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February 15, 2017


Dave Timoney

Does this mean we can now start referring to older workers as job-blockers?


I think that to make the case, you need to separate voluntary outflows (quits) from involuntary (sacking/redundancies). If people are worried about their prospects of finding a better paying or more secure job, they will not even quit their job unless they are sure that they definitely have a better one lined up.


I'm running a campaign, please stop using the term "creative destruction" - use "destructive creation" instead. Cars didn't need to get rid of all the horses before they could take over the road - the cars drove the horses out.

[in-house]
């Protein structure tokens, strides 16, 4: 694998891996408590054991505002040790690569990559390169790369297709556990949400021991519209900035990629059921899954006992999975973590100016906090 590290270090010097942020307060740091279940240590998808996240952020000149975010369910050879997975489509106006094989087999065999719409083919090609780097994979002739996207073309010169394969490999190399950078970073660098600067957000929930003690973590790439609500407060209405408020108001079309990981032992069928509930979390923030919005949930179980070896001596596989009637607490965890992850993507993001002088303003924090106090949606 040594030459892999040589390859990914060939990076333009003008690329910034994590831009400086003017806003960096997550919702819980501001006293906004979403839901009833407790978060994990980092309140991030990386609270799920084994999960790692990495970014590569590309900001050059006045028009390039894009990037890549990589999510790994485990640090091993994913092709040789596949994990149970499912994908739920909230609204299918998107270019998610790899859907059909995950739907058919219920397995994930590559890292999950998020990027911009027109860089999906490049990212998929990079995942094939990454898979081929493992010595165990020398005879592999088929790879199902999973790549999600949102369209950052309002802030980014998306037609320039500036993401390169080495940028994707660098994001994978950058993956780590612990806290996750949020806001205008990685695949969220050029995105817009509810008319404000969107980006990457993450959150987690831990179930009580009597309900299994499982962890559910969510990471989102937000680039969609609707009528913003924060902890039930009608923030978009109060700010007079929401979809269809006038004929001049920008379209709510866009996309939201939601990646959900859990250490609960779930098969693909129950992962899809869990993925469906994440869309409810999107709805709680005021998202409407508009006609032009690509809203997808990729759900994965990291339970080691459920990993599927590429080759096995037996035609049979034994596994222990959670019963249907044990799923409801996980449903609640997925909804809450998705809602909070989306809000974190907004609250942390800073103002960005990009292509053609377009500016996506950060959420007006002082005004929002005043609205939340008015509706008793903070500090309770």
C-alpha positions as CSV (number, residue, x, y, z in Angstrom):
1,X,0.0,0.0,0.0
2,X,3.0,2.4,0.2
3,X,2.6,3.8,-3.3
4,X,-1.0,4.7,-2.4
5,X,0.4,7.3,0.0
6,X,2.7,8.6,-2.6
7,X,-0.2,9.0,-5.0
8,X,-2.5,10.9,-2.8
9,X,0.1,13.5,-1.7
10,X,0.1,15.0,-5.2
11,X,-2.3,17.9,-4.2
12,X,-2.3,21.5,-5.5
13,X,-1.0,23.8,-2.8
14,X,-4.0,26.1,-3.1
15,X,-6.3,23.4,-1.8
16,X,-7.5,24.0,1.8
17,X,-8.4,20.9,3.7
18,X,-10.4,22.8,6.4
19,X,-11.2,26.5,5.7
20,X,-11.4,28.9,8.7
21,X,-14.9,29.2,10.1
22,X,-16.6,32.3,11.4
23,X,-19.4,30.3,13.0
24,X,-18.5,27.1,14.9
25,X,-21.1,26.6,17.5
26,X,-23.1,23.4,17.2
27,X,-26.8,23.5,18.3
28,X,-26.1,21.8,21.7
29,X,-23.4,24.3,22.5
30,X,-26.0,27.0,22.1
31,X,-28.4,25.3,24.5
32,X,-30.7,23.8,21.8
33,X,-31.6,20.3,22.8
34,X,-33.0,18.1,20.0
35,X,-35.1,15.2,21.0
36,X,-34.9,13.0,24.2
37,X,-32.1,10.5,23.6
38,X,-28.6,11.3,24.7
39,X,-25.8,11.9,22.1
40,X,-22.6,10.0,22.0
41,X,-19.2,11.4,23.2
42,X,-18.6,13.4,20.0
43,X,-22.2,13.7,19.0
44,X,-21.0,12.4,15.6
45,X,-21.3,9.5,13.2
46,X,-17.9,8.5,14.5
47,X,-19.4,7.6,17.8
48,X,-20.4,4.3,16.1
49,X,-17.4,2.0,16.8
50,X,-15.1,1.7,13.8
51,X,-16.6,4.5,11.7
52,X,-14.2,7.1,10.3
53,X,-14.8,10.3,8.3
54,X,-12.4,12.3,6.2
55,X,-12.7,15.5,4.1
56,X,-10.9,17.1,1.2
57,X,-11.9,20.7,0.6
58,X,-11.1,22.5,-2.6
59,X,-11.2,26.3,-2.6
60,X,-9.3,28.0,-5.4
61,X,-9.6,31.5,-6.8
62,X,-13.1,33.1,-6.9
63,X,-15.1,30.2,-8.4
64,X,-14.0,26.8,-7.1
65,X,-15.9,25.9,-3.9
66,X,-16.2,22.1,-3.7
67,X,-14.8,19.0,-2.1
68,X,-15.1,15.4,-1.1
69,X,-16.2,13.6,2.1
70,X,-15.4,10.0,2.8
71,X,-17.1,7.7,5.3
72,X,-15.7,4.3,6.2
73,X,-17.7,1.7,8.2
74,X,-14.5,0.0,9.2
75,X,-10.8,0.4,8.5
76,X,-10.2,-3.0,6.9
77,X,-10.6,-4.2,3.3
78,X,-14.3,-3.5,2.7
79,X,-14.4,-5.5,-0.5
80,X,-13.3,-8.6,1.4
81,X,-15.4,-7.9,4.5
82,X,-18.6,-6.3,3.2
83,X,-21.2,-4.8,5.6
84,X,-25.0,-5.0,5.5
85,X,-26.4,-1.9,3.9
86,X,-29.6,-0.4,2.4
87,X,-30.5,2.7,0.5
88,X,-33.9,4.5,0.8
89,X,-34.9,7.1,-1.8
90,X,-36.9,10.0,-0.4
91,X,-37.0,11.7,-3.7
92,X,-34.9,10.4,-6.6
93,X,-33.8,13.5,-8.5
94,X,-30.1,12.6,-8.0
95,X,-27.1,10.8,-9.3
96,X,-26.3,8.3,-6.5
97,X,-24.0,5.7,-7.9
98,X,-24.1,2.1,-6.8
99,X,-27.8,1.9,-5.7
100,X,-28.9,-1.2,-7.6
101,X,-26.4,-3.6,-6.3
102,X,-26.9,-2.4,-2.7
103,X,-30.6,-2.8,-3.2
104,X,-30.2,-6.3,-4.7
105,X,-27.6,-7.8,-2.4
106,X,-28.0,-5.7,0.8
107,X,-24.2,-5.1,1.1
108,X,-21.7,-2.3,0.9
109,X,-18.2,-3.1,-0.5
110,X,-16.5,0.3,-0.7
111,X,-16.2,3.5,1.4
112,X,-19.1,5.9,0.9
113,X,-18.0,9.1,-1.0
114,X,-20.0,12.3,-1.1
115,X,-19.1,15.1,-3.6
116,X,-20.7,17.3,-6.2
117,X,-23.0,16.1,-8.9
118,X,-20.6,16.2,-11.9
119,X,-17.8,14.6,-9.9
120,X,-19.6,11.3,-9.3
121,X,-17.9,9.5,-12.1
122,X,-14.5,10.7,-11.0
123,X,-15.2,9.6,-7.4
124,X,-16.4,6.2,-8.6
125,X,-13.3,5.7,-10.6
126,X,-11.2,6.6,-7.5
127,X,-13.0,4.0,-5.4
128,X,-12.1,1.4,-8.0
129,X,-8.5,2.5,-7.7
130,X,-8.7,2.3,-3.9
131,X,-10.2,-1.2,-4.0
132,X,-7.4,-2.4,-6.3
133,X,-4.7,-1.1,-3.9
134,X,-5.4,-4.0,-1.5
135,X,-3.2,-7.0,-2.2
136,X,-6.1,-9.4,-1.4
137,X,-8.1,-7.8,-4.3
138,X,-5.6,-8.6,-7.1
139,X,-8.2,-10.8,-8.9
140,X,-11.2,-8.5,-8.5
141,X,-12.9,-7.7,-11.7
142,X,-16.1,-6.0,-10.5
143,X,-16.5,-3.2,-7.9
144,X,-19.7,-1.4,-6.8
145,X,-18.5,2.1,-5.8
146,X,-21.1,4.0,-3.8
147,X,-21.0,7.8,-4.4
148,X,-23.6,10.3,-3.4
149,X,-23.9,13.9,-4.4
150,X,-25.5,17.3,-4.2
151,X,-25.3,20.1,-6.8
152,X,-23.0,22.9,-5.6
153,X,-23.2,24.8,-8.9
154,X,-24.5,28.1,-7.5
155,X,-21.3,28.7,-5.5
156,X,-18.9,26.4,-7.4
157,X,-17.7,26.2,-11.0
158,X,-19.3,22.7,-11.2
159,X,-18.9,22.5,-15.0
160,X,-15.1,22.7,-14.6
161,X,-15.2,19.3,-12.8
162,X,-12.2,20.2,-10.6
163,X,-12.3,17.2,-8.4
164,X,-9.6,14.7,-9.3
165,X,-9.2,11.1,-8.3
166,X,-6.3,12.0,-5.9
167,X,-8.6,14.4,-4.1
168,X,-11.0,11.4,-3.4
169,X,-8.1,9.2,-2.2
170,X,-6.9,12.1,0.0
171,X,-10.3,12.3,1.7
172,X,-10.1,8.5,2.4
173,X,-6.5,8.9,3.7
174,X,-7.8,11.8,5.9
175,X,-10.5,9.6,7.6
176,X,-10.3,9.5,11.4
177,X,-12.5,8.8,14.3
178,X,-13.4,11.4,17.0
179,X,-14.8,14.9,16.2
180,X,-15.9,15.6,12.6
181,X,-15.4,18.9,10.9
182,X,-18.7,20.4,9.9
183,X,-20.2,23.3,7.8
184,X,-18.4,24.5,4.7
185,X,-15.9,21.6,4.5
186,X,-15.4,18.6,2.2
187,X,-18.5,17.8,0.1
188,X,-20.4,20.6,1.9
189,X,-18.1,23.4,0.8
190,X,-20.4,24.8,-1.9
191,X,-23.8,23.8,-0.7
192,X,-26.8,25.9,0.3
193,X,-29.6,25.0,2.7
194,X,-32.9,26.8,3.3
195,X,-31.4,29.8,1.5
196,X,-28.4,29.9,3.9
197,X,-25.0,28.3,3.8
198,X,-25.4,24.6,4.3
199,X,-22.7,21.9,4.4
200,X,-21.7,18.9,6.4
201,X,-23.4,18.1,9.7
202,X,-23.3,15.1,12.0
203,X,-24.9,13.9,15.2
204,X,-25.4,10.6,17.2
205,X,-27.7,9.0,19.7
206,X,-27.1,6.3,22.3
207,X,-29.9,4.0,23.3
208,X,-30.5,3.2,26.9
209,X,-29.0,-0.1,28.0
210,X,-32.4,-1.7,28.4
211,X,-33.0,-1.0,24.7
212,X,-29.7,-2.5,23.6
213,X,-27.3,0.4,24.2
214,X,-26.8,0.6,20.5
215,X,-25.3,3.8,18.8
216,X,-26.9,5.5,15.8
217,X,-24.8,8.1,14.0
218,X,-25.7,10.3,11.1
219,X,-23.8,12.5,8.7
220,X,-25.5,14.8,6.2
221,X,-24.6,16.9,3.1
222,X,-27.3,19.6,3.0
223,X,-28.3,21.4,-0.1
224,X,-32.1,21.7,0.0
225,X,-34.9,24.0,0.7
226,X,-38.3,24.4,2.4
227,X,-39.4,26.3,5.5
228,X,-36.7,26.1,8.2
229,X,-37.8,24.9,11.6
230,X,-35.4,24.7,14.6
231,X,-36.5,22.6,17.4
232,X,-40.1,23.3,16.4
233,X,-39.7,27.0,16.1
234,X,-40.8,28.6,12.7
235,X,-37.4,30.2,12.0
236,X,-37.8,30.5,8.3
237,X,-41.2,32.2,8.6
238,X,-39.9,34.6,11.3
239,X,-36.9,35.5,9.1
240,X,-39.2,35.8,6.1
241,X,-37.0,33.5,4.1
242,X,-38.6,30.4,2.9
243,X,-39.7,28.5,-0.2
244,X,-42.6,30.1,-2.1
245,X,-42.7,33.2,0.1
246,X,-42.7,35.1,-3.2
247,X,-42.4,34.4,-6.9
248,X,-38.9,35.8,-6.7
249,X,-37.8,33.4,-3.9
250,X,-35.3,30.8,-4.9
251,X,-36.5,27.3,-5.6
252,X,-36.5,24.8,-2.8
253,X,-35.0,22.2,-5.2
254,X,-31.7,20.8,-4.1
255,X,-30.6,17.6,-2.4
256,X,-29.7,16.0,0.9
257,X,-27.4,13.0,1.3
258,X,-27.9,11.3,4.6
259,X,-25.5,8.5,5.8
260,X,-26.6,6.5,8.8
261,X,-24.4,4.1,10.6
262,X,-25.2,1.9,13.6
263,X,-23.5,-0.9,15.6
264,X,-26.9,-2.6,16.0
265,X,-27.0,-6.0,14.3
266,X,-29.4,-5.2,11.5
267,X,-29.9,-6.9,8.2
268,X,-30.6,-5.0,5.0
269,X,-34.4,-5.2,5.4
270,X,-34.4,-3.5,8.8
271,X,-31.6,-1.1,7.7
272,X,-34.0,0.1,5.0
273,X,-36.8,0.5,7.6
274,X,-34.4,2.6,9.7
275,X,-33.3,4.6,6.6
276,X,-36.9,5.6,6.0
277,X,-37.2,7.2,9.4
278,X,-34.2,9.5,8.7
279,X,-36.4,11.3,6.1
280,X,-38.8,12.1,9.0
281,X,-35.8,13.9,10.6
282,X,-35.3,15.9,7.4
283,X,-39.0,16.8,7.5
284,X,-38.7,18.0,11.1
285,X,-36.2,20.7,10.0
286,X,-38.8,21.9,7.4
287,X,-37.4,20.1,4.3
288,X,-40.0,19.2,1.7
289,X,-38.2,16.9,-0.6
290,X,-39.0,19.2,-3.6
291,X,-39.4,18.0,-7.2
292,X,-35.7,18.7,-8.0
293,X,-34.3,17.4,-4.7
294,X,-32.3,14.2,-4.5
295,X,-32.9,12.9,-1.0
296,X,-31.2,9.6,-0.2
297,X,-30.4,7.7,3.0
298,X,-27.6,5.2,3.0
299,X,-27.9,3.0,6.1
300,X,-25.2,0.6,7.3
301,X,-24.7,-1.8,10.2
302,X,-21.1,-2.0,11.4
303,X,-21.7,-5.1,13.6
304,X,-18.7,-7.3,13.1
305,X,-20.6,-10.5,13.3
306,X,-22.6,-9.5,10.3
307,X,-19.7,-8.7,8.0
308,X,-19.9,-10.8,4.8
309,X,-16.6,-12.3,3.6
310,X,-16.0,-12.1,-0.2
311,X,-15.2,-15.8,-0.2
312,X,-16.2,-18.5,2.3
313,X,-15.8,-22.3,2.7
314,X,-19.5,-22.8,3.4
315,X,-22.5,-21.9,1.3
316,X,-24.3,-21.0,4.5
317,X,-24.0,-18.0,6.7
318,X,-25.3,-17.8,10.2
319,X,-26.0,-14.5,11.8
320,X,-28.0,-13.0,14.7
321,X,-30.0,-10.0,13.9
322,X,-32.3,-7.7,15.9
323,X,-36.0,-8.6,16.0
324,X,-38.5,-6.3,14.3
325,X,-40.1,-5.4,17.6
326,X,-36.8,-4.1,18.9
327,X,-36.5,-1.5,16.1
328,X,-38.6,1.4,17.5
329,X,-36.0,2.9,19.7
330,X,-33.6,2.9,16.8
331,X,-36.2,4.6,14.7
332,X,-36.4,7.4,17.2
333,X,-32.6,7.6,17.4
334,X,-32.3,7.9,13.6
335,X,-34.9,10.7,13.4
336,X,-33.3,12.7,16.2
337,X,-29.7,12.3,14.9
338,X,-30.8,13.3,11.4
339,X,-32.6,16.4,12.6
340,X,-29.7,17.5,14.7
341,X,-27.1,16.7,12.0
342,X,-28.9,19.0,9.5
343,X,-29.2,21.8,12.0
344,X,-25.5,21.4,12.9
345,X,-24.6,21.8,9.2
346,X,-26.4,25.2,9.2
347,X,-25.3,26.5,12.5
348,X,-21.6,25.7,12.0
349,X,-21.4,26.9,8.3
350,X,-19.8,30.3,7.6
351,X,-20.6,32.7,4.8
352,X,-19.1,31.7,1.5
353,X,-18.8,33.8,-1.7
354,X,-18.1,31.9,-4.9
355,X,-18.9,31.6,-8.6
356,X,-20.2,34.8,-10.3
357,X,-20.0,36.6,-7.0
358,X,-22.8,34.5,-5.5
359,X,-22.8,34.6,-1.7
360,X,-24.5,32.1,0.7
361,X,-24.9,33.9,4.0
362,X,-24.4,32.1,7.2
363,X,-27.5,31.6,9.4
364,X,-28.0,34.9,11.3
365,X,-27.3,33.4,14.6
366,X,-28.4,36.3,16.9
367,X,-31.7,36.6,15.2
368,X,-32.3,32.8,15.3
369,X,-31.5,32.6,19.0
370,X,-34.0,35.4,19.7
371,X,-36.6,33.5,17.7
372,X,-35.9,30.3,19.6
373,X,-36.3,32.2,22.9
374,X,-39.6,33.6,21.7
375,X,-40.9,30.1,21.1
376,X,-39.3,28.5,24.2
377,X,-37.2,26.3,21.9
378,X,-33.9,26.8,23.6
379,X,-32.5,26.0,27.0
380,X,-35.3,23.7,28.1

jonny bakho

I agree with Almar about voluntary vs involuntary outflows
Do people commonly lose their job to robots? Or do companies that automate move existing workers to other tasks and hire fewer people?

What I see in manufacturing business is a slow erosion due to automation that is reflected in less hiring as tasks are automated. The Big outflows occur when big facilities close which cause far more disruption


@ Almar - those data are in the link. They show that redundancies/dismissals are below mid-00s levels, whilst resignations are slightly higher. I think this is consistent with there being overall slightly more job security now than then.

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